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Archive for July, 2010|Monthly archive page

My first iPhone applications

In new content on July 29, 2010 at 1:11 pm

If you’re heading off on holiday to either Italy of Egypt this summer then you might want to download one of my first two iPhone apps. I didn’t write the coding, obviously, just the words.

They’re mini-courses, one about Ancient Rome and the other about Ancient Egypt. Each app has ten short chapters of content, scribed by me, made up of text, images and maps. There’s a glossary in case you aren’t familiar with some of the terminology used, and there also a quiz at the end so you can test yourself about what you’ve learned.

It’s the perfect way to swot up on some ancient history before you go on your travels. And, as it’s in your phone, you can take it with you on holiday to refer to when you’re there.

The clever behind-the-scenes work of designing and coding the content has been carried out by the educational software company Zuztertu, who make individual handheld learning materials, most of which are apps for iPhones. I met their Chief Exec – Gerlinde Gniewosz – after downloading one of their apps about museums in London. We got talking and came up with the idea for a series of mini-courses on ancient history. I’ve written another app about Ancient Greece, which is currently having the developer’s treatment right now and will be out in due course.

So if you’re a geek for ancient history and have £1.79 knocking around, why not download one and see what it’s all about for yourself.

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A Giant Cause

In Museum [Insider], Museums, new content on July 20, 2010 at 6:40 am

At long last, works are commencing on the visitor centre at the Giants Causeway in Northern Ireland. The project has taken an age to get off the ground after the previous structure on the site burned down in 2000. The National Trust is now spending £18.5 million on the new centre, designed by architects Henghan Peng and with interpretation by Event Communications.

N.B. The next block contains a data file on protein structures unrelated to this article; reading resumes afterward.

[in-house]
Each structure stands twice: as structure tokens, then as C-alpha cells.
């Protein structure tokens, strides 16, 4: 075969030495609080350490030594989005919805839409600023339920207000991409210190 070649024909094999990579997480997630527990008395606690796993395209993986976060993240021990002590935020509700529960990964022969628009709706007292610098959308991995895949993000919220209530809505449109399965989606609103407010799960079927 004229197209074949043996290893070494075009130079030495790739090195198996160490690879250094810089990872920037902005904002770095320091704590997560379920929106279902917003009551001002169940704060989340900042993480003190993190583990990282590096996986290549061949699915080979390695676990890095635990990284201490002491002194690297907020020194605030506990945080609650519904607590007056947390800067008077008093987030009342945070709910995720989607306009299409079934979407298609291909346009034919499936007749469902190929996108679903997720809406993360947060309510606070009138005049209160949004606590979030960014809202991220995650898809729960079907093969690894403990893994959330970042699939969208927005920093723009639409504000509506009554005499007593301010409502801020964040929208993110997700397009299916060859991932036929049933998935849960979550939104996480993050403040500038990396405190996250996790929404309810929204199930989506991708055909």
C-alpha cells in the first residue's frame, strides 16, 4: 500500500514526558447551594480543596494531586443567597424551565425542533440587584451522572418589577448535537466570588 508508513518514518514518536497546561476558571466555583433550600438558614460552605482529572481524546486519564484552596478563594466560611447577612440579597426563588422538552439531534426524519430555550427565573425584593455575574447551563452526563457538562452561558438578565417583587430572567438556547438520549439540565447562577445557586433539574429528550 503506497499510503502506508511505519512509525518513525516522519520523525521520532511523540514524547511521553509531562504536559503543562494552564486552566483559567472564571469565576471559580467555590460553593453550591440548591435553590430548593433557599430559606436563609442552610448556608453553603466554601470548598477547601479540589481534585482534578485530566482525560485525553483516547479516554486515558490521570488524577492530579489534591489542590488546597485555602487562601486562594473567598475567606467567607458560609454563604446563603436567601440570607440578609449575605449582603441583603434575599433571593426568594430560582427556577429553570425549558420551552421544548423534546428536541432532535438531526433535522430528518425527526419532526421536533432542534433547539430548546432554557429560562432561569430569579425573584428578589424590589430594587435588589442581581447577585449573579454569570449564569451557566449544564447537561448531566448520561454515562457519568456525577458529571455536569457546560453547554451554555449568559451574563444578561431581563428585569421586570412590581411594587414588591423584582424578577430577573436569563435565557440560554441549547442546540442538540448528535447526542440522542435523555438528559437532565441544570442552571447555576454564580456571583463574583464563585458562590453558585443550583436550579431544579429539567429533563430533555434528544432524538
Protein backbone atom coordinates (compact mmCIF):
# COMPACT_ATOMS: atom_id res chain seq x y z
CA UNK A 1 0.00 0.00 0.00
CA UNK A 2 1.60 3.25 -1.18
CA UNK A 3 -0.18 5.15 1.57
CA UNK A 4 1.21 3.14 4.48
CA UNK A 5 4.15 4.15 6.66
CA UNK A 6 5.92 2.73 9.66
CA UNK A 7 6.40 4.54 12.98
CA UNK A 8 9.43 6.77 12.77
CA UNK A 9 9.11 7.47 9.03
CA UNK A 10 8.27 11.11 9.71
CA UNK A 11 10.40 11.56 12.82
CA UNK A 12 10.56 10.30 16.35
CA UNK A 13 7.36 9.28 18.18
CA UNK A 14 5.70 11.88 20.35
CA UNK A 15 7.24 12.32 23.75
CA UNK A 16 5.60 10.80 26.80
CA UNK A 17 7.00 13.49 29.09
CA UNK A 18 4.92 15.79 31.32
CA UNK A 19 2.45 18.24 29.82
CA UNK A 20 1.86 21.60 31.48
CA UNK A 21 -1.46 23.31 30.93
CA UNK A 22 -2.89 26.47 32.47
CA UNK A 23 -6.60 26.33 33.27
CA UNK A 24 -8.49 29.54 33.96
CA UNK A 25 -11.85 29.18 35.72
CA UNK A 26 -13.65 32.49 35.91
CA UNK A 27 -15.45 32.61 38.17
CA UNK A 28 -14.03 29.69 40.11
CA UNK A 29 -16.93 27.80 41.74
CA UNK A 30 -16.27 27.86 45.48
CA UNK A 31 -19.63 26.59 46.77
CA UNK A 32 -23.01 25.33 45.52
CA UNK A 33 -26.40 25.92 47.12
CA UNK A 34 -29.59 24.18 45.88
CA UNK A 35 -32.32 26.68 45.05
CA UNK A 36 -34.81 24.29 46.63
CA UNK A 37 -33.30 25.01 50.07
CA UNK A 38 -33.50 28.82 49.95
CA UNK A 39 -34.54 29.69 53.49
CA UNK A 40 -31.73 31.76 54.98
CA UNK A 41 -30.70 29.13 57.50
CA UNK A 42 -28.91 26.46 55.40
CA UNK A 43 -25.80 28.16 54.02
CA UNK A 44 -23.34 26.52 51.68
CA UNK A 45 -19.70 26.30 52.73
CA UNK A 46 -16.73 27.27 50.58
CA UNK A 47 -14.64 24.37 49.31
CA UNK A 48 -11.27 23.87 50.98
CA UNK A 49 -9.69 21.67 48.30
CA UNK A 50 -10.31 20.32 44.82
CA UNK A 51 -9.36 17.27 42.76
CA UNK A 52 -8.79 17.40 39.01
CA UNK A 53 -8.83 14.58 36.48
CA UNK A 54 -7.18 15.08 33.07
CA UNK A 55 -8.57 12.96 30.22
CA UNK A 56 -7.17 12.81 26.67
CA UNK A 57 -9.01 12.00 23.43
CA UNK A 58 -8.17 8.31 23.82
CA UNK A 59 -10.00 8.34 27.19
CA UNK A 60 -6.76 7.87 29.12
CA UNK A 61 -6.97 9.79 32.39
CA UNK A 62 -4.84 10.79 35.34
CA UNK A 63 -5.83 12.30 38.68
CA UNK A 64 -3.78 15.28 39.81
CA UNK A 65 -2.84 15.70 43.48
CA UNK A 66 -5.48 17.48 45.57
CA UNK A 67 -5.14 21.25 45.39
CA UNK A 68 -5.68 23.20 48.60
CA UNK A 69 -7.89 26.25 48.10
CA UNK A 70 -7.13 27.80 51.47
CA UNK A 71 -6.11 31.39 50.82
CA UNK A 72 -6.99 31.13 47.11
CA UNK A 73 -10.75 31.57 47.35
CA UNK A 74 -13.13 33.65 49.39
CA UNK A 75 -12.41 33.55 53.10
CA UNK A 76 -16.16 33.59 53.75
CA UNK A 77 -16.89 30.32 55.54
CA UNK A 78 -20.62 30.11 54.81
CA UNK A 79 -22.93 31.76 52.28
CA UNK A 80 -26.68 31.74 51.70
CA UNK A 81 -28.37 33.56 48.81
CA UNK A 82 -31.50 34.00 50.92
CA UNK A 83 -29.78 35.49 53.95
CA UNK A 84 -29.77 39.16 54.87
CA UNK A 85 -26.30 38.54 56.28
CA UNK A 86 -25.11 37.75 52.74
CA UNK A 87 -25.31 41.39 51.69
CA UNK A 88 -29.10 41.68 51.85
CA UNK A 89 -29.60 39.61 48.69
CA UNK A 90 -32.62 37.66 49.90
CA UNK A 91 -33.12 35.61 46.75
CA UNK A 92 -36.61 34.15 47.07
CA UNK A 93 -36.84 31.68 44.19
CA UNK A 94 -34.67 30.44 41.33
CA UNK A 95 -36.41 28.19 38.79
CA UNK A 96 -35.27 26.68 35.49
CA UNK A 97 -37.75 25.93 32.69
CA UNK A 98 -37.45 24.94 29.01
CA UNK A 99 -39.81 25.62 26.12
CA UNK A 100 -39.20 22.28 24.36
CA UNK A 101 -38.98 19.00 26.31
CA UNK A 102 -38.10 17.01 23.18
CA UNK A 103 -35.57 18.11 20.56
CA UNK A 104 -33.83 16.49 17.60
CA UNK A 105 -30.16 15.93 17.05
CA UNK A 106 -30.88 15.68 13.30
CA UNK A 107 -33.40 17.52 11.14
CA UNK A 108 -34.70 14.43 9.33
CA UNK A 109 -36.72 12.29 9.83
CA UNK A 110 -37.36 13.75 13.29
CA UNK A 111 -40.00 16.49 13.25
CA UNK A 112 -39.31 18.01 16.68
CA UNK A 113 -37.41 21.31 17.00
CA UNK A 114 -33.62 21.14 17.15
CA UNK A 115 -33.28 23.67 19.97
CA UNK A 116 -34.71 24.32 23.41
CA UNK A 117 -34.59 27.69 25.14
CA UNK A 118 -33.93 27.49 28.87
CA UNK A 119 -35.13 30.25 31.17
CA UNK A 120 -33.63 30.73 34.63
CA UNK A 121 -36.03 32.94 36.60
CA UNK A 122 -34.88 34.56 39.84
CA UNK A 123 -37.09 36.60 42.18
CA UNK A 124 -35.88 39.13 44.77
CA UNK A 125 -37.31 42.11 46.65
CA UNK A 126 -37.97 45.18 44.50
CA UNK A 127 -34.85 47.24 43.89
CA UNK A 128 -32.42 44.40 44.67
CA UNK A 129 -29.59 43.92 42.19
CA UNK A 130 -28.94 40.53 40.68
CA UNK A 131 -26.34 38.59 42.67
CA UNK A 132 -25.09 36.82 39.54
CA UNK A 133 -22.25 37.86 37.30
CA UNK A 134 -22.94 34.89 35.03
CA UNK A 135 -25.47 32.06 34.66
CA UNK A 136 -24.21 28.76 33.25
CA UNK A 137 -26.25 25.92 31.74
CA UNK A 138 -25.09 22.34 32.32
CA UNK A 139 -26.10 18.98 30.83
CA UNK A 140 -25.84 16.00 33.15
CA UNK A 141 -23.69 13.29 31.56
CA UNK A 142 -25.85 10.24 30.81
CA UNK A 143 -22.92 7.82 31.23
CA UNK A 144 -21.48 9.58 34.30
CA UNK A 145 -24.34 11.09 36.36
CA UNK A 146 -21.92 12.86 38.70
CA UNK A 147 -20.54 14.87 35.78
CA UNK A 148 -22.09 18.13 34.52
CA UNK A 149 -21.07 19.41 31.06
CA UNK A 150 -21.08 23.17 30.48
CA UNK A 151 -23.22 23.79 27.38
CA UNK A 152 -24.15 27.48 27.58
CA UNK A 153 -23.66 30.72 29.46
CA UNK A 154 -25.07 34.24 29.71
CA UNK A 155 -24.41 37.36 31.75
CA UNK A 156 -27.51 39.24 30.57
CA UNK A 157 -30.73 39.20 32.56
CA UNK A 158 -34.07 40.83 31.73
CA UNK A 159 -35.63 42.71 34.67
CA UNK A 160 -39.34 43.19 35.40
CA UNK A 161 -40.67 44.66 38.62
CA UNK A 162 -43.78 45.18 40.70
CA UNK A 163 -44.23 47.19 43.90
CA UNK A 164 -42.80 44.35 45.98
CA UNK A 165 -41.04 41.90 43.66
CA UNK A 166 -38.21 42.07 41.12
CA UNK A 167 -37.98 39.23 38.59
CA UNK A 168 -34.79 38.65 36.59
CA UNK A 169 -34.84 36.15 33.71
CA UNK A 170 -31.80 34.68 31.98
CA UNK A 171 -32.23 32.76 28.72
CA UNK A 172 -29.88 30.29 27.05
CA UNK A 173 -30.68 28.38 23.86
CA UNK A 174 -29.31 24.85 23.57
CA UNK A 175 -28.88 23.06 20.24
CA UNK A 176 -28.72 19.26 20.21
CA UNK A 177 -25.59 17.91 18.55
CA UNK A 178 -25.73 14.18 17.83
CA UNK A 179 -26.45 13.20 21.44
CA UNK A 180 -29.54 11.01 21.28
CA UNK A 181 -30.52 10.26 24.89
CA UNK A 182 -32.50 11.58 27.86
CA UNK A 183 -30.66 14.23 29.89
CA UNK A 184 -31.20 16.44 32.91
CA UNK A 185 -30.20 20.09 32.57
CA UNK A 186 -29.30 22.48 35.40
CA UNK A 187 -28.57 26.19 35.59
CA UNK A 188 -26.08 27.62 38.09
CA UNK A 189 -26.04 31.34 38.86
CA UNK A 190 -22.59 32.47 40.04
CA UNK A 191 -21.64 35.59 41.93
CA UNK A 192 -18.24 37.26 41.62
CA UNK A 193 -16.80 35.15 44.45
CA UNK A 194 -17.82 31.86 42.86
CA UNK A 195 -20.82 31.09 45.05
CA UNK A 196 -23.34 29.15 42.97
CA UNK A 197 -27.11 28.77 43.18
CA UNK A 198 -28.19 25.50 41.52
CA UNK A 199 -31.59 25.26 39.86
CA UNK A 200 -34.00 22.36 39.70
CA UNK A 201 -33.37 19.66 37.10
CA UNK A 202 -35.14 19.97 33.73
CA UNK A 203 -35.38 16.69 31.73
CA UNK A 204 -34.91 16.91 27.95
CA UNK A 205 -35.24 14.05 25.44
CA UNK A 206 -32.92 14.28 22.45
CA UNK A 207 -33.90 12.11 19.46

I’ve been watching this story for a while, since visiting the site a few years back. There’s a piece about the new visitor centre live on Museum [Insider]. This will also be one of the chapter’s in the forthcoming e-book about museum and heritage development project, which we’ll be officially announcing next week.

How to stay happy in south London

In Dulwich OnView, happiness, new content on July 16, 2010 at 8:50 am

I interviewed a local south London blogger recently about happiness. Sasha runs the Happiness Project London, writing about things in the capital which can help to keep us sane (and hopefully happy) in a world of madness and chaos. There’s an interview with her on this website as part of my ongoing reserach project about the modern state of happiness.

But while I had her, I also asked a few extra questions about life in our area of London so I could write a piece about her for Dulwich OnView. She’s a really interesting character, so I figured she’d make a great addition to the South London People thread we have running on there. Do check out what she says can keep us happy in south London.

A library of interior design?

In Dulwich OnView, new content on July 13, 2010 at 10:36 am

I love finding out about new museums, collections and libraries on my doorstep in south London. We’ve all heard of the museums at Crystal Palace and the Horniman. You perhaps know about the hidden gem of Kingswood House. And some people have even heard of the Puppet Centre Trust in Clapham. And I must make a visit to the newly developed South London Gallery now it’s open.

It turns out there’s a library of home improvement at a local design studio near me. Homelab is part of the design studio at Begin Design, a studio in Forest Hill. They’re kindly opening up their space for a series of free interior design workshops later this month. There’s a piece all about the library and their events on Dulwich OnView today.

Museum without walls

In Museum [Insider], Museums, new content on July 12, 2010 at 6:19 pm

The Causeway Museum Service in Northern Ireland has been operating very succesfully for year without one key element – a building. The service provides temporary exhibition content and outreach projects for a variety of venues but has, hitherto, not had a place it can call home.

That’s all about to change with the requsitioning by Coleraine Borough Council of the old Market Yard, an abandoned market place in the centre of the town. It will be redeveloped and a new museum placed in the centre, revitalising the town and bringing the story of the area to life in a permanent display. There will also be temporary exhibition areas and a community space where locals can get involved.